Instruments4Chem

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Measuring Flow Rate of a Micropump Using a Load Cell


What is a Load Cell ?

A load cell is a sensor that converts an acting load or force into an electronic signal. On this page we describe the use of a resistive load cell - basically a small bar of aluminium to which four strain gauges are attached in a wheatstone bridge configuration. By applying an excitation voltage to one pair of bridge nodes and measuring the voltage across the other pair one can use the bridge to detect mass changes as these manifest as a change in strain gauge resistances under load. The signal processing needed to do this must be capable of measuring small voltages - typically just a few tens of millivolts.

An Electronic Balance with Logging Capability

To accurately measure the flow rates delivered by MP6 micropumps, an electronic balance with a data logging capability was developed. This used an inexpensive 0-100g load cell purchased on EBay that was directly connected to the two excitation outputs and to the + and – inputs of a custom Avia Semiconductor HX711 24 bit differential ADC. The HX711 is specifically intended for use with weigh scales employing wheatstone bridge sensors.

Two Propeller pins (one input and one output) are used to provide the simple two wire interface to the HX711. Acquiring data from the HX711 is very straightforward. The data line is held high while the chip is busy and goes low when new data is available. A readout sequence can then be initiated, consisting of 25-27 clock pulses (1 usec high, 1 usec low) with the ADC data available in MSB to LSB format by polling the data line on the first 24 clocks. By providing up to 3 extra clock pulses the user can choose to use either the HX711’s A or B differential inputs and also to set the PGA gain (128 or 64) when channel A is in use. The HX711 datasheet clearly explains the three possible modes of operation.

The picture below shows the Propeller-based PCB that incorporates the HX711 circuitry. An MP6-OEM module can also be seen in the upper right part of this image. Separate mini-DIN6 connectors on the right hand edge of the PCB break out the connections to an MP6 micropump and to the load cell.

On the left edge of the PCB is a third mini-DIN6 connector to which a versatile optical detection system, or VODS, can be connected. Signals from a VODS detector (either analog or digital) can either be routed to an on-board 24 bit ADC (an LTC2440) or directly to a Propeller input pin depending on a jumper setting at J5 (bottom left corner of the PCB).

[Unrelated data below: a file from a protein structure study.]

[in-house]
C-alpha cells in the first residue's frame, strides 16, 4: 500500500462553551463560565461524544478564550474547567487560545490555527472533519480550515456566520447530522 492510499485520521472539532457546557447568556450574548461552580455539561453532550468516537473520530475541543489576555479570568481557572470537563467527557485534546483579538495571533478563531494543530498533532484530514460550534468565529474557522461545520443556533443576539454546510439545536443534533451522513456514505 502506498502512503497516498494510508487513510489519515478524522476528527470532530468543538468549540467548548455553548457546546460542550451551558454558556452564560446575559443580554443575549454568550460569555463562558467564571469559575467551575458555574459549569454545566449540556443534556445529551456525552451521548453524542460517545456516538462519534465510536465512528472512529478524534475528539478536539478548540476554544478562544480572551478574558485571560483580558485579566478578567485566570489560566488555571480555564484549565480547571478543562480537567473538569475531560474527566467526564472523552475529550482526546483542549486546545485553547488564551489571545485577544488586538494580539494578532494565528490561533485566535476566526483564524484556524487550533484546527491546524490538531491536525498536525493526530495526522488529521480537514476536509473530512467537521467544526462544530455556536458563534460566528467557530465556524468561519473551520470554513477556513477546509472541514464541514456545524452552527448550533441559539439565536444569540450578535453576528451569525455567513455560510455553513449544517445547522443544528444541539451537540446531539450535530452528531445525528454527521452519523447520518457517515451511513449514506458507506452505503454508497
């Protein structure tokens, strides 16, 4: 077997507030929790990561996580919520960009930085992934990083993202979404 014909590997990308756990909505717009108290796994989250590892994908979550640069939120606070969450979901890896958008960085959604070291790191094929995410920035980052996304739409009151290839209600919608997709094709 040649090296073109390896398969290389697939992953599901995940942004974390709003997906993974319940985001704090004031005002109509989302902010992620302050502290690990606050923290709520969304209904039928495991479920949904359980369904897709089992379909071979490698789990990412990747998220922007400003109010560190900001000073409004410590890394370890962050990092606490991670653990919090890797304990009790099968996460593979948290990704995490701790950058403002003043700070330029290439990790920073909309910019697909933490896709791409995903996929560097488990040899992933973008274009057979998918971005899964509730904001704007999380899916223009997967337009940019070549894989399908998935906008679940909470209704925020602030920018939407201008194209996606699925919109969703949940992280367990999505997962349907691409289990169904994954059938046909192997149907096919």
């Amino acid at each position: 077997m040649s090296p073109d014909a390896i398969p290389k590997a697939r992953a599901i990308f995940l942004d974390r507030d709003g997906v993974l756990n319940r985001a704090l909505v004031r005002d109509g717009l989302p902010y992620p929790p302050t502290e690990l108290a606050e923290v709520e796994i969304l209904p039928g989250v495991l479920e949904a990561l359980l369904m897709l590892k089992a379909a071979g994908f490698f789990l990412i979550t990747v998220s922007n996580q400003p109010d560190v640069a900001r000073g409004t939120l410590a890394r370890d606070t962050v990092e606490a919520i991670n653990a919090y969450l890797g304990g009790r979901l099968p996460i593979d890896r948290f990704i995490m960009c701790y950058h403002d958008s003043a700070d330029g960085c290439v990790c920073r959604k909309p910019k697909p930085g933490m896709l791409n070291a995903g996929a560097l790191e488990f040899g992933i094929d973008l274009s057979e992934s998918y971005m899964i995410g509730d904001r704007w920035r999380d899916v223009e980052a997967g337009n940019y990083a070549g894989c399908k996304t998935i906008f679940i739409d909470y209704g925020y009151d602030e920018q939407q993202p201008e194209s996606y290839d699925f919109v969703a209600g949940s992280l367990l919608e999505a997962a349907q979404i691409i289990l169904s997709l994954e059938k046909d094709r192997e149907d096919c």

To perform mass measurements, a small metal carrier was bent up from thin aluminium sheet. A 1 cm plastic cuvette was attached by double-sided tape to this carrier, which was then placed onto the end of the load cell. The other end of the load cell was rigidly fastened via a pair of metal standoffs to a metal box.

During a run, liquid emerging from the pump outlet tube gradually collects in the cuvette. A photo of the arrangement is shown at right.

The second image below shows the system in operation with the MP6 micro pump and load cell connected to the Propeller control board.
A LabVIEWTM vi (see opposite) was developed to perform logging of data so that the linearity of mass versus time plots could be explored. The instrument was first calibrated by placing an Australian 5 cent coin on the load cell (mass = 2600 mg) and determining the conversion factor expressed in ADC counts per mg. A TARE function was also implemented so that the electronic balance could be conveniently zeroed at the commencement of a run.
To compute liquid flow rates, masses and times were recorded with the MP6 pump running at various drive settings, logging the readings into Excel files that were post-processed in Origin.

Some typical results are shown at left. Here, the pump is operating in a very low flow mode with the amplitude control set to a 30% duty cycle (giving a 1V input) but with the frequency dialled down to only 1 Hz. The datasheet for the MP6-OEM module that is actuating the piezo pump indicates that this amplitude setting corresponds to a peak-to-peak voltage of 200V.

At such a low frequency the emerging liquid stream forms individual drops that slowly grow and eventually fall into the cuvette. This behaviour is clearly visible in the staircase plot of mass versus time under these drive conditions.

The data here reveals good linearity over an ~ 90 minute run time and the slope of this plot indicates a delivered flow rate of 41 uL/min.
Additional experiments were also carried out at a range of drive frequencies (3, 5, 10, 15 and 20 Hz), resulting in the plot of flow rate versus frequency shown at right. The MP6 delivered volume (inferred from mass) showed good linearity vs. time in each of these runs and the flow rate was also found to be linear over this frequency range.

In summary, an electronic balance capable of logging mass versus time and easily capable of resolving mass differences of ~ 10 mg has been used to characterize the performance of an MP6 micropump. The MP6 pump tested performed reliably and in good agreement with the manufacturers claims.

The electronic balance was also remarkably easy to set up. Without any shielding or vibration isolation/protection from air currents the system performed extremely well. Further improvements will be explored in the future.